5 questions for time limited interview for BI developer position that touch almost all areas related to modern Microsoft BI

1. For example it’s necessary to allow user to input worker’s salary but ensure that it’s in range related to the worker’s category. Ranges for categories are stored in a separate table. Data inserted by using T-SQL. Where is the best place to put the check?

2. On Power BI report there are two slicers “Product Category” and “Customer”, and one grid with Sales data. Business asks for cross-filter slicers: after choosing of a customer in the second slicer must remain only product categories ever purchased by the selected customer. How to enable cross-filtering in Power BI?

3. For BI report are allocated two VMs. How would you install 4 components of the MS BI Stack (SQL, SSAS, SSIS, SSRS) for even balance load?

4. There is 1 Gb fact table in source. It should be transfered to DWH with slight transformation. What combination of SSIS and T-SQL would you use and why?

5. Power BI reports are deployed with datasets. For example a fact table in DWH has 1 Gb in size but business requires to see all this data in Power BI report. Propose architecture allowing to operate large amount of data in Power BI reports.

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Problem unsolvable for Data Lake Analytics

One of the tasks of Database Forensics is to detect events (or categories of events) that began too frequent. From programming perspective, this means that for each date there should be searches categories appearing more than certain number of times during next certain number of days.

In the next example are searched categories appearing more than 3 times during 20 subsequent days.

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Lake and Blob – how far from each other?

Two competing cloud storage products by Microsoft are defined the next way:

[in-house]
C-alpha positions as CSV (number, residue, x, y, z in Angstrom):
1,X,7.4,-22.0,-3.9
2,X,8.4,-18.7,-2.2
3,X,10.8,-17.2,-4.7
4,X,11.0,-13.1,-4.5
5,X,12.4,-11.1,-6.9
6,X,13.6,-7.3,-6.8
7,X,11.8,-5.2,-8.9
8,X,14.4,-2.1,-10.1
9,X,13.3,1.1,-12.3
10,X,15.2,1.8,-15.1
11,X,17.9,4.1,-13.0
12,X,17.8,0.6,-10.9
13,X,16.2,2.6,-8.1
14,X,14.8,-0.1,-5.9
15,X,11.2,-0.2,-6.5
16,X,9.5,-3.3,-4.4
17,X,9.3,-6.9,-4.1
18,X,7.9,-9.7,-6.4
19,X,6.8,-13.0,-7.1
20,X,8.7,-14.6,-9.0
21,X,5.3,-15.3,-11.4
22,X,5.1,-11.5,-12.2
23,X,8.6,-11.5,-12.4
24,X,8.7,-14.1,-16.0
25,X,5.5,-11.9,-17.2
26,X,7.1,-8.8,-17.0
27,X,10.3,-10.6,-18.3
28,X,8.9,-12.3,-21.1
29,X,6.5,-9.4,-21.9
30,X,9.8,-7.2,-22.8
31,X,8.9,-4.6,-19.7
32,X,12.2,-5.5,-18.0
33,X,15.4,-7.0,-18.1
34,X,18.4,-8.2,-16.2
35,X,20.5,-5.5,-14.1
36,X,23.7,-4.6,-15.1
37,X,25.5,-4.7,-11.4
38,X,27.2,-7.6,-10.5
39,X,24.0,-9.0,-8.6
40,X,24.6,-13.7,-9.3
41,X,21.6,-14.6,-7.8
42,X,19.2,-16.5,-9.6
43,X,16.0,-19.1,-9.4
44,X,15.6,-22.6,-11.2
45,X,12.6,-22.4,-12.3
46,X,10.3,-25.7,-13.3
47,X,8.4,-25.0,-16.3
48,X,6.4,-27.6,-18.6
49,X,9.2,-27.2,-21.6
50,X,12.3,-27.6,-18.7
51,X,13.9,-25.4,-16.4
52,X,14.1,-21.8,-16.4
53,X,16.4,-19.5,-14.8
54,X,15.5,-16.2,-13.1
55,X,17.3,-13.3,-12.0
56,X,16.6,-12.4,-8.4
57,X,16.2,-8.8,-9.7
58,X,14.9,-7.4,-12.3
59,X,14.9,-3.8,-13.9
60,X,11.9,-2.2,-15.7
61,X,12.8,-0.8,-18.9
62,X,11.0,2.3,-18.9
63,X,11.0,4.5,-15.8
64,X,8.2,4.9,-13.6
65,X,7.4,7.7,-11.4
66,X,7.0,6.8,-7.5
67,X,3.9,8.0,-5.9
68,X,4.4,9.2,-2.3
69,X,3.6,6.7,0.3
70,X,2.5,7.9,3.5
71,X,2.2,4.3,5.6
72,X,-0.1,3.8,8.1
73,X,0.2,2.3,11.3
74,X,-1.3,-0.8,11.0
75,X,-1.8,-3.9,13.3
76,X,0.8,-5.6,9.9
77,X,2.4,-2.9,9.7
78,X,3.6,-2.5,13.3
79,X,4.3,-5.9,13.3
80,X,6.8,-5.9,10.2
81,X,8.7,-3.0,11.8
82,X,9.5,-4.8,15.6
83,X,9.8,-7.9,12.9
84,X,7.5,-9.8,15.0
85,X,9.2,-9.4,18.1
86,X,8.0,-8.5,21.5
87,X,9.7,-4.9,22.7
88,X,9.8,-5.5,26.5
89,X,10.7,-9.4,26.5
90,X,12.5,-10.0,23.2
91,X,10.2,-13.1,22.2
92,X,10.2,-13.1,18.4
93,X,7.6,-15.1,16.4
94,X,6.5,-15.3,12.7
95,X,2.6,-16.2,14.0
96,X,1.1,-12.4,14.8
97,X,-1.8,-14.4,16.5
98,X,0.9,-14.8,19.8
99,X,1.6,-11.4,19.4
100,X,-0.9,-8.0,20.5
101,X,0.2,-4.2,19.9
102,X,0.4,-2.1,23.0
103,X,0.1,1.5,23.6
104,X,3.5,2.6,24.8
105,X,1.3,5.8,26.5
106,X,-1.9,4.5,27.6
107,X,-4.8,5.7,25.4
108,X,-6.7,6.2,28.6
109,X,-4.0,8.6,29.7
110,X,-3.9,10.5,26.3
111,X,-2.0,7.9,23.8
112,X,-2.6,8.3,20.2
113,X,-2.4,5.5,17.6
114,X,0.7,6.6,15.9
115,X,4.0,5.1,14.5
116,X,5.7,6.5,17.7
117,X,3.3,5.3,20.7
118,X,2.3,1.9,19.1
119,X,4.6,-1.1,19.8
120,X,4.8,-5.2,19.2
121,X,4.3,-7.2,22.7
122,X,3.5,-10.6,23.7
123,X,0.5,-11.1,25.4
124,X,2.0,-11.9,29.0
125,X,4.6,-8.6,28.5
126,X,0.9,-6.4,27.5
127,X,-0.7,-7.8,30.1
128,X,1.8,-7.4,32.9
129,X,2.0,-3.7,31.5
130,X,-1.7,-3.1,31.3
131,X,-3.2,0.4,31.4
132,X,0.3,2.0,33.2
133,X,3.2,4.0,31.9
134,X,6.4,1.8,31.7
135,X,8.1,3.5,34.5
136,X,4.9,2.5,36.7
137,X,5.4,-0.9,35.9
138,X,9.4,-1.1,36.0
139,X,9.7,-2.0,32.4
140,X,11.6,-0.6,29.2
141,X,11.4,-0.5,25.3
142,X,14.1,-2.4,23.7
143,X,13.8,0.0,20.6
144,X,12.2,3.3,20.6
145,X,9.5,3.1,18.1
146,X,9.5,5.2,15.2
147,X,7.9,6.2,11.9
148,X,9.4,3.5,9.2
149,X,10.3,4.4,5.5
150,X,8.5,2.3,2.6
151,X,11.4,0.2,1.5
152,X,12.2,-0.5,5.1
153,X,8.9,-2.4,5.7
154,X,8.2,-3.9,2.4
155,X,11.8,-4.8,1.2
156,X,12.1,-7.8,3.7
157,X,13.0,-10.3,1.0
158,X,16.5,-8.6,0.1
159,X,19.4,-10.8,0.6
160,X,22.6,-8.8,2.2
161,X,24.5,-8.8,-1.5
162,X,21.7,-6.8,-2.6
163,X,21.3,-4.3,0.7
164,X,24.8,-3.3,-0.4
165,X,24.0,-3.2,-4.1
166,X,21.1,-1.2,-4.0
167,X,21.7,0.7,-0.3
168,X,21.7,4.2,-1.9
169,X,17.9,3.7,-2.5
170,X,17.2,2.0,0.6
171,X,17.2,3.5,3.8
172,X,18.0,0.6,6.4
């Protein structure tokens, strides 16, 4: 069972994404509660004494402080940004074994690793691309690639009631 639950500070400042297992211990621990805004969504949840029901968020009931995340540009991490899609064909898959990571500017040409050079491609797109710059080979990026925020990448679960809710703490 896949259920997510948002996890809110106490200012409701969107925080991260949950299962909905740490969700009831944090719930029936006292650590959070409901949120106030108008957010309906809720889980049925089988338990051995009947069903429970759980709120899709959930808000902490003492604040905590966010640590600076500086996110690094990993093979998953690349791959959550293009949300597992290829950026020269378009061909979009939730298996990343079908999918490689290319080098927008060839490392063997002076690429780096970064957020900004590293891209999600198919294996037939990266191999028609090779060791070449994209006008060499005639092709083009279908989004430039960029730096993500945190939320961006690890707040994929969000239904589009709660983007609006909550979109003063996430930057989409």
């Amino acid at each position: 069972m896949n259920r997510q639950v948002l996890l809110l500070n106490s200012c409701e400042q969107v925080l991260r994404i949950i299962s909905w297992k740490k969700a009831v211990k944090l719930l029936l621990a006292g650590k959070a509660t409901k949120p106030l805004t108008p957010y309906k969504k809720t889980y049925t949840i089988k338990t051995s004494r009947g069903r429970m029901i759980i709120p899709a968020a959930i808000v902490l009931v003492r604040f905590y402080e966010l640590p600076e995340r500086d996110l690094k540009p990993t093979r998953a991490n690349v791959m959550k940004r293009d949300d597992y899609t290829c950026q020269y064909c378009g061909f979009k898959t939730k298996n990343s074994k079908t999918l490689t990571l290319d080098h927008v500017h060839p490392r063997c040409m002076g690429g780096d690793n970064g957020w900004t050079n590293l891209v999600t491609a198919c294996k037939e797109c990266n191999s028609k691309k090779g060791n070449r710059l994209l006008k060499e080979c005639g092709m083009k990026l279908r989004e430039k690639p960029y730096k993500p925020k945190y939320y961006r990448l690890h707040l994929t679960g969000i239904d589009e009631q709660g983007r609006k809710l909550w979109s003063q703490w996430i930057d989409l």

• Azure Blob Storage is a general purpose, scalable object store that is designed for a wide variety of storage scenarios.
  • Azure Data Lake Store is a hyper-scale repository that is optimised for big data analytics workloads.

Data Lake

Let’s go deeper and list the major differences between them:

Azure Data Lake Store Azure Blob Storage
Purpose Optimized storage for big data analytics workloads General purpose object store for a wide variety of storage scenarios
Use Cases Batch, interactive, streaming analytics and machine learning data such as log files, IoT data, click streams, large datasets Any type of text or binary data, such as application back end, backup data, media storage for streaming and general purpose data
Structure Hierarchical file system,
Data Lake Store account contains folders, which in turn contains data stored as files
Object store with flat namespace.
There is actually a single layer of containers. You can virtually create a “”file-system”” like layered storage, but in reality everything will be in 1 layer, the container in which it is.
Server-side API WebHDFS-compatible REST API Azure Blob Storage REST API
Hadoop File System Client Yes Yes
Data Operations – Authentication Based on Azure Active Directory Identities Based on shared secrets – Account Access Keys and Shared Access Signature Keys.
Data Operations – Authentication Protocol OAuth 2.0. Calls must contain a valid JWT (JSON Web Token) issued by Azure Active Directory Hash-based Message Authentication Code (HMAC) . Calls must contain a Base64-encoded SHA-256 hash over a part of the HTTP request.
Data Operations – Authorization POSIX Access Control Lists (ACLs). ACLs based on Azure Active Directory Identities can be set file and folder level. For account-level authorization – Use Account Access Keys
For account, container, or blob authorization – Use Shared Access Signature Keys
Data Operations – Auditing Available. Available
Encryption data at rest Transparent, Server side
With service-managed keys
With customer-managed keys in Azure KeyVault
Transparent, Server side
With service-managed keys
With customer-managed keys in Azure KeyVault (coming soon)
Client-side encryption
Developer SDKs .NET, Java, Python, Node.js .Net, Java, Python, Node.js, C++, Ruby
Analytics Workload Performance Optimized performance for parallel analytics workloads. High Throughput and IOPS. Not optimized for analytics workloads
Geo-redundancy Locally-redundant (multiple copies of data in one Azure region) Locally redundant (LRS), globally redundant (GRS), read-access globally redundant (RA-GRS).

What is not mentioned here is that U-SQL engine generates different query plans for Data Lake and Blob Storage. That means for some types of solutions it would be more reasonable to make choice not basing on optimisation for load but on optimisation for read.


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Hive 2.0 – The Solution For Data Warehousing

Slides from presentation by Hortonworks’ founder Alan Gates describing at high-level new features of Hive 2.0 tailored for the kind of queries typical for Data Warehousing:

Hive with LLAP is available in Azure:



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BIModal IT: Unheeded Silver Bullet?

Gartner gives the next definition for it’s new Bimodal approach: